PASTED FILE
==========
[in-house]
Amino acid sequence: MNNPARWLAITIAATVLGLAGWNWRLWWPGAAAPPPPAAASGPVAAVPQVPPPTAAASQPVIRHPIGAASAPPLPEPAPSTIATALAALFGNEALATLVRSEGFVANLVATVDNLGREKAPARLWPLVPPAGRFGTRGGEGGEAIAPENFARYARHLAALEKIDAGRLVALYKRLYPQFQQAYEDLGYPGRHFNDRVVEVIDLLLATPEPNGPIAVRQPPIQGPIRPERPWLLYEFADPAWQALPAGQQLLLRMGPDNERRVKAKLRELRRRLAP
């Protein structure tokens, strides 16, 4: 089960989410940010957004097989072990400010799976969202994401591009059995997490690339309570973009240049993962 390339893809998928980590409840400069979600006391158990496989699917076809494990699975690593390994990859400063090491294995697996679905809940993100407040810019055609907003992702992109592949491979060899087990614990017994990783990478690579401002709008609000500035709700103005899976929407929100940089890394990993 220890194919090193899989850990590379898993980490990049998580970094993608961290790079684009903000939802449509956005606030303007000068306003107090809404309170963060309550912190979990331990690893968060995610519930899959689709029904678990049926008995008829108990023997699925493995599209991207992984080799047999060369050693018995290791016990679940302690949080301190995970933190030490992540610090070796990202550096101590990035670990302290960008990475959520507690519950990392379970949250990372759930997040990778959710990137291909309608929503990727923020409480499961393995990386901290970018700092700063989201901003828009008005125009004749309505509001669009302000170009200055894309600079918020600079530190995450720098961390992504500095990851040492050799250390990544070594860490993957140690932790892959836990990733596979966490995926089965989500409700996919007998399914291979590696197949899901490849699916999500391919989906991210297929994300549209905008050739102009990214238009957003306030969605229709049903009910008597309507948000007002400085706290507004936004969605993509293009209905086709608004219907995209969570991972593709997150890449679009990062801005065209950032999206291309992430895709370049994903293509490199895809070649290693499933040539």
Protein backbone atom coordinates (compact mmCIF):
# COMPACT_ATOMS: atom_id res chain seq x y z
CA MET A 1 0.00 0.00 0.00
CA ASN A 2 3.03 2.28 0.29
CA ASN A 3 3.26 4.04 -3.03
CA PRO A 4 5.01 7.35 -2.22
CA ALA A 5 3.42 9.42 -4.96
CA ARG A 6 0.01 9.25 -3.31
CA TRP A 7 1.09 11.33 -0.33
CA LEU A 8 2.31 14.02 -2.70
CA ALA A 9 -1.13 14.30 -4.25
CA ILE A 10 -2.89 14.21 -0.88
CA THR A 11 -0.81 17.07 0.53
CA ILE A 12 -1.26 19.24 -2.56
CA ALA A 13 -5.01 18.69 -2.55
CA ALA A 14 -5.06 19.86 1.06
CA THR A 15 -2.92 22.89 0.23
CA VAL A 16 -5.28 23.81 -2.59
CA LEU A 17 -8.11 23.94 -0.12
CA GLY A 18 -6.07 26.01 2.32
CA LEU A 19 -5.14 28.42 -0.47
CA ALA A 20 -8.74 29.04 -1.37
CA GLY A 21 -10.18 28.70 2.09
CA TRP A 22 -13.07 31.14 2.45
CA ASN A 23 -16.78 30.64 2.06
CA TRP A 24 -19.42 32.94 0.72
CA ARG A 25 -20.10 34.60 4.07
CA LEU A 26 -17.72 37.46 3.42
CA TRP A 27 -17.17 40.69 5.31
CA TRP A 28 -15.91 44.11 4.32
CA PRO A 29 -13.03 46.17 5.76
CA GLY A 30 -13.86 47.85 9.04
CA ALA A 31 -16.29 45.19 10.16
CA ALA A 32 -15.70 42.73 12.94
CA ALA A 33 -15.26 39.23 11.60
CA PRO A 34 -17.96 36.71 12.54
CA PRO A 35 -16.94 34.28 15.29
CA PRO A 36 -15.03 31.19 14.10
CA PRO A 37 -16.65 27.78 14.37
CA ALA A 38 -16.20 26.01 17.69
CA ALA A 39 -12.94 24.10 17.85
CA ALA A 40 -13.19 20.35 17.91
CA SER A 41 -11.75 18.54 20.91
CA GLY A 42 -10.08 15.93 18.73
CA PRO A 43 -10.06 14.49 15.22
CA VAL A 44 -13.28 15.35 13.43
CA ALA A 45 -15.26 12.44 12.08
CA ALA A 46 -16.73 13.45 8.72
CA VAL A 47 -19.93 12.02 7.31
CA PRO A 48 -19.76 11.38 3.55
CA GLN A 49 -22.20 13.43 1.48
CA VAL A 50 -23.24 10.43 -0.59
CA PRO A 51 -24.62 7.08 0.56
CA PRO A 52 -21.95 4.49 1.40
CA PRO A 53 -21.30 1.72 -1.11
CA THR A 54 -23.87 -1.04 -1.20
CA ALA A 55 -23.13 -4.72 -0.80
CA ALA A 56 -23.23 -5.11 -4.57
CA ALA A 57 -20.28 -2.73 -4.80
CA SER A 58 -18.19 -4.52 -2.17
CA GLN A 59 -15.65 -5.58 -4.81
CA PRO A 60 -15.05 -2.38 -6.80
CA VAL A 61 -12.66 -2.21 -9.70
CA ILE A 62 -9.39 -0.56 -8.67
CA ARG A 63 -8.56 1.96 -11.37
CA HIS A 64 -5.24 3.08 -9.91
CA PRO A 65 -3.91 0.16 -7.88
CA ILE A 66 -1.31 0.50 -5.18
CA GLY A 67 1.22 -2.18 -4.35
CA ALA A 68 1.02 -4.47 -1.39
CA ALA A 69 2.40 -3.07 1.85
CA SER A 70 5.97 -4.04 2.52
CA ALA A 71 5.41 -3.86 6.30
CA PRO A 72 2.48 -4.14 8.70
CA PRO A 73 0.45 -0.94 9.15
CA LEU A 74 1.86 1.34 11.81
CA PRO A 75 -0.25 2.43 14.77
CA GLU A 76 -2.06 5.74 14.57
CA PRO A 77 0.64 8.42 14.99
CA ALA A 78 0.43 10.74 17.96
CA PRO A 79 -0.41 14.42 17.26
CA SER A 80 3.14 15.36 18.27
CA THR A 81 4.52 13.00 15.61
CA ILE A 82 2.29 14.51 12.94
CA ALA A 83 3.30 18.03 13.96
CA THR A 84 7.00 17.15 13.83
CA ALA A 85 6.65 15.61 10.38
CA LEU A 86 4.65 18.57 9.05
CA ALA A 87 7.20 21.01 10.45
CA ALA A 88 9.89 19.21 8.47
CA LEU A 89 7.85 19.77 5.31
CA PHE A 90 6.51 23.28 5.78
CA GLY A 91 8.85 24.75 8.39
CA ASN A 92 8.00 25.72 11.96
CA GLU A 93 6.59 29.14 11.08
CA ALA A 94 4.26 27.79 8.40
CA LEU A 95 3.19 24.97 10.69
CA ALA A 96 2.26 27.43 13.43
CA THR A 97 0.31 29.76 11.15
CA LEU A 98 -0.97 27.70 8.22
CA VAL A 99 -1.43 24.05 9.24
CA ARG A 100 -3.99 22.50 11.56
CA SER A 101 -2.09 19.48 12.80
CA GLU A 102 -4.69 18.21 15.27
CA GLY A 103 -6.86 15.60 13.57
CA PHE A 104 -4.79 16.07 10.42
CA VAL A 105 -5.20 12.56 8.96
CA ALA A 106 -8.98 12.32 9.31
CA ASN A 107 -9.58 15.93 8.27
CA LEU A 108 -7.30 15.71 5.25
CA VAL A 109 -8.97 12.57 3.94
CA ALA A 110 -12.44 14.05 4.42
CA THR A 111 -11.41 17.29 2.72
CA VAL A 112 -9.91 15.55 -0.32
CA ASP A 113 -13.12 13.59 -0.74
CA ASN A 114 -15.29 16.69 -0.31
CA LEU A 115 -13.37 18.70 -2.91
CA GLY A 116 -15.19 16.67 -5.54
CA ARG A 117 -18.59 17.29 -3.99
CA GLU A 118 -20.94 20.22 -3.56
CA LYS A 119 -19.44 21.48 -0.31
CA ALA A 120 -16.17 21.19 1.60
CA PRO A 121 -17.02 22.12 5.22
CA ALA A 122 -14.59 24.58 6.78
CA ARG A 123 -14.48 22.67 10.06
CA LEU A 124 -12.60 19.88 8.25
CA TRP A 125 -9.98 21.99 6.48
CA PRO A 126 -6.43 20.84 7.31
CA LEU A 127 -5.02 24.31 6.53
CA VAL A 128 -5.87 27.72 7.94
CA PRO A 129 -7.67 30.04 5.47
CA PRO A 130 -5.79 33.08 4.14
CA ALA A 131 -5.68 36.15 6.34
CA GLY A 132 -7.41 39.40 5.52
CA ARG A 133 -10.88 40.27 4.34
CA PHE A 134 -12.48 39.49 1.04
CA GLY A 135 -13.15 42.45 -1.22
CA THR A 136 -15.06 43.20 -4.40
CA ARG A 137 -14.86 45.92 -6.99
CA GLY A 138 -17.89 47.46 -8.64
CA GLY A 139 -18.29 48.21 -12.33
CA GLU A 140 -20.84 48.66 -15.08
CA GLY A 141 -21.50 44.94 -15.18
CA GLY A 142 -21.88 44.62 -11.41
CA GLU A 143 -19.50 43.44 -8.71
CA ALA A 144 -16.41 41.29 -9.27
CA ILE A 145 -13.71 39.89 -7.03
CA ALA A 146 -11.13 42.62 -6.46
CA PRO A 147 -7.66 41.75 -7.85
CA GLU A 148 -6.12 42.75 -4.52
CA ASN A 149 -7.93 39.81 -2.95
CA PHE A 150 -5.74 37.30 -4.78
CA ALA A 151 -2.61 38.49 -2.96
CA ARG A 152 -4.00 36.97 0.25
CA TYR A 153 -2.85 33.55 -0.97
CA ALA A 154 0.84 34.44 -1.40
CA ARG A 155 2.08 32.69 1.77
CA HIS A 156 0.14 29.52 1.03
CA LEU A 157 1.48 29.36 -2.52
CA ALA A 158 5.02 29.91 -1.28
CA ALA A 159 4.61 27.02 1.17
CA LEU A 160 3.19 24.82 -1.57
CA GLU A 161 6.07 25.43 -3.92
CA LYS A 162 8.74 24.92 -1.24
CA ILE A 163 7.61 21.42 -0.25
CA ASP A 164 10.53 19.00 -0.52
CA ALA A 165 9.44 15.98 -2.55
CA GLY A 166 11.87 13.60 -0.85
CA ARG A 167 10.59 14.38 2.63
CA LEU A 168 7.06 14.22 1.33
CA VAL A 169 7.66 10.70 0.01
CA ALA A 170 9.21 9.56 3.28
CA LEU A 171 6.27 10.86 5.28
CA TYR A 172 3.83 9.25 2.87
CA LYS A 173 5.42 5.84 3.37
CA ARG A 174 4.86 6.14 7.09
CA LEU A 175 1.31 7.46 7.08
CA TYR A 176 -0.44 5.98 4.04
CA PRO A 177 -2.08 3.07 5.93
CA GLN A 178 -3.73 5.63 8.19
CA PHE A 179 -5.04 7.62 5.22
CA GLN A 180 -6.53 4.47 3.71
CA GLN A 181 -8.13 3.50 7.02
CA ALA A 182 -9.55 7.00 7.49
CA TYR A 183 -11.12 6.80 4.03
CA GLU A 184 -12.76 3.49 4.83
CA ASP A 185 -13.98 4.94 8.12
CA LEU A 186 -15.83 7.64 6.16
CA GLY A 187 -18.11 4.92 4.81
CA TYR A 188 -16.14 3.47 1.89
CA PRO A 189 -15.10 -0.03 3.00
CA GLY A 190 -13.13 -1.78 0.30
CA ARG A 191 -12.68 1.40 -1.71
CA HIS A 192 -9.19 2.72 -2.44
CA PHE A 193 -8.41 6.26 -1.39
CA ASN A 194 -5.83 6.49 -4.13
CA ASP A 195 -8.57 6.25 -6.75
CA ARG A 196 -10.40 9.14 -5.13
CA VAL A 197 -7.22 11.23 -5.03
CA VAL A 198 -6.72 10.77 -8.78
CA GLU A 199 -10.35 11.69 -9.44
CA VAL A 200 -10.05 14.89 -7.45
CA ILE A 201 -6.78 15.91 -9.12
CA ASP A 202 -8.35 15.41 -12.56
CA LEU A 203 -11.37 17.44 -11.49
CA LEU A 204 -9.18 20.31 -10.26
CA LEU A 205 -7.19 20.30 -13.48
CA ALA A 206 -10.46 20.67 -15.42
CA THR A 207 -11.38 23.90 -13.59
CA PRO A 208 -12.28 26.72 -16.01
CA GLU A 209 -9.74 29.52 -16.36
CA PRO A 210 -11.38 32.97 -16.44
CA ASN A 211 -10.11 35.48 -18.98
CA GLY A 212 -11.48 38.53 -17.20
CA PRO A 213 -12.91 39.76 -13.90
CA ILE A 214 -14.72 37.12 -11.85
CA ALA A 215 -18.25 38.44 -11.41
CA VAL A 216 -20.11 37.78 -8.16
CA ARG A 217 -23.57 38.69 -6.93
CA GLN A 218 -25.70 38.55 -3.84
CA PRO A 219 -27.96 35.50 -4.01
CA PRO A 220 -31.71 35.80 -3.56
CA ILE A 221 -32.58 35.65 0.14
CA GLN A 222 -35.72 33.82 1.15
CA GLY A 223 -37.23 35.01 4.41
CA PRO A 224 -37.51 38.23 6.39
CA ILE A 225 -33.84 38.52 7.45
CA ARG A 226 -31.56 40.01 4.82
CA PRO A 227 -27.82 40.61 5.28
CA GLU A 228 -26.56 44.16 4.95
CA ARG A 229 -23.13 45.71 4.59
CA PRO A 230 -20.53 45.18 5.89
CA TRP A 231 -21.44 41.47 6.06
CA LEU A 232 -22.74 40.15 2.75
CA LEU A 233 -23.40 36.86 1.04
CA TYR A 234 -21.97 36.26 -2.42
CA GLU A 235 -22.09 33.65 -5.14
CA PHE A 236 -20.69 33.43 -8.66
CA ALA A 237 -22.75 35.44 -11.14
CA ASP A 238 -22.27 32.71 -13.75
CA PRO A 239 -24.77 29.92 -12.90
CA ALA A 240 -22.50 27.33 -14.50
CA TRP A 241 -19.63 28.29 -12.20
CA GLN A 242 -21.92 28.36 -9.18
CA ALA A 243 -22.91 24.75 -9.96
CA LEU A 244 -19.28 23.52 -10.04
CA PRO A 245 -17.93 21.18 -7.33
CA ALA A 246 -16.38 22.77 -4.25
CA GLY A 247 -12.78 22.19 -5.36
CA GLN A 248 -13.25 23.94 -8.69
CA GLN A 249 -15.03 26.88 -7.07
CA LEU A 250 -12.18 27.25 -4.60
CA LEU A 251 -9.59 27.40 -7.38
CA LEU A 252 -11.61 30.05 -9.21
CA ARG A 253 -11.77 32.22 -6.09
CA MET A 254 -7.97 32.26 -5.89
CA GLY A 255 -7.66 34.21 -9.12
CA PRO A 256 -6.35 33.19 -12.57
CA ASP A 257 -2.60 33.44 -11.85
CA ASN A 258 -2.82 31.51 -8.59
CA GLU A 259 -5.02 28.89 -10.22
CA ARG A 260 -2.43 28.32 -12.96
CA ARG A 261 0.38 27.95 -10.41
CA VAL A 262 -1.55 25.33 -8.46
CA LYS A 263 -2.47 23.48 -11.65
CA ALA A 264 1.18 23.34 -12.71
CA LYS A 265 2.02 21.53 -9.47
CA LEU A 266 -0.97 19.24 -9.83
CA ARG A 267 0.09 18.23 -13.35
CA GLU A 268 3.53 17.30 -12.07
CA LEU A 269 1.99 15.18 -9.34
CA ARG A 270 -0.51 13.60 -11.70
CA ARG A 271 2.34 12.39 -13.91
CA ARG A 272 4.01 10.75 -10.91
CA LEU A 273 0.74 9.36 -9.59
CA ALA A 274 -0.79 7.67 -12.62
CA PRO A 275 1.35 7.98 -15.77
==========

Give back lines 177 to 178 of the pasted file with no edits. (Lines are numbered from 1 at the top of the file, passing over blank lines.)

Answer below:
CA TYR A 172 3.83 9.25 2.87
CA LYS A 173 5.42 5.84 3.37